> Member shall ensure that service suppliers of any other Member may use
> public telecommunications transport networks and services for
> the movement of information within and across borders, including for
> intra-corporate communications of such service suppliers, and for
> access to information contained in data bases or otherwise stored in
> machine-readable form in the territory of any Member.”  Moreover, most
> countries made fairly unlimited commitments during the Uruguay Round
> on Computer and Related Services (CPC 84) except on Mode 4.  That
> includes e.g. software, programming, data processing, database etc.
> services. (FWIW, in the Doha Round India has advocated full market
> access and national treatment commitments in the sector, including of
> course Mode 4). UR commitments were also pretty strong on the relevant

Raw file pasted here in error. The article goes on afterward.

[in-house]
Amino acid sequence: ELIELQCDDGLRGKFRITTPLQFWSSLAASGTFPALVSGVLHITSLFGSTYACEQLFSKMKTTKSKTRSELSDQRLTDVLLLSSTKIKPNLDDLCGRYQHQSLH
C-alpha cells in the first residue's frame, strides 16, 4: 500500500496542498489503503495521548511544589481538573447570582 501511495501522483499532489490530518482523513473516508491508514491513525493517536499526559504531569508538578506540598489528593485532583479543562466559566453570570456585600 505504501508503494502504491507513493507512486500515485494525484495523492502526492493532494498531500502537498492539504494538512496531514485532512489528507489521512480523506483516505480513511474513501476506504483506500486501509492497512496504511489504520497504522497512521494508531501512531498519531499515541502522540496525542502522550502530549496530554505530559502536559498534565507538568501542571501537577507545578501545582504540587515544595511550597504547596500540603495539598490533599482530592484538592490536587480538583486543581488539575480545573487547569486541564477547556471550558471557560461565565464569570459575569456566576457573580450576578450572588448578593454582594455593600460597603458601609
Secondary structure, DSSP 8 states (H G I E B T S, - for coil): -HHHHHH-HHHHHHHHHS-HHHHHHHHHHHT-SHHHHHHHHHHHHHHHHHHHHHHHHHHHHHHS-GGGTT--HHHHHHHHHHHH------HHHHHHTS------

> Telecom Services (CPC 75) including e.g. online information and data
> base retrieval, on-line information and/or data processing (incl.
> transaction processing), etc.   TPP 11 is of course more expansive and
> specific, including re: data.  So what kinds of “information” flow do
> you think is excluded from trade agreements?
>> The two are not identical .... Free flow of information globally may
>> perhaps be a subject dealt in frameworks like New World Information
>> and Communication Order (NWICO, that piece of history!), it could be
>> about media, even about social media and networks, but that is not at
>> the core of digital issues at trade talks. The latter deal not with
>> information flows but with data flows-- as an economic resource, as
>> one of the most important economic resources. And speaking about,
>> rather promoting, "free global flow of data" in an unqualified manner
>> is not acceptable. It speaks to a certain political economy of data
>> and digital economy... you sure know this stuff.
>> Second issue is with promotion of so called "multi-stakeholder
>> governance" for global trade negotiations. We have really never been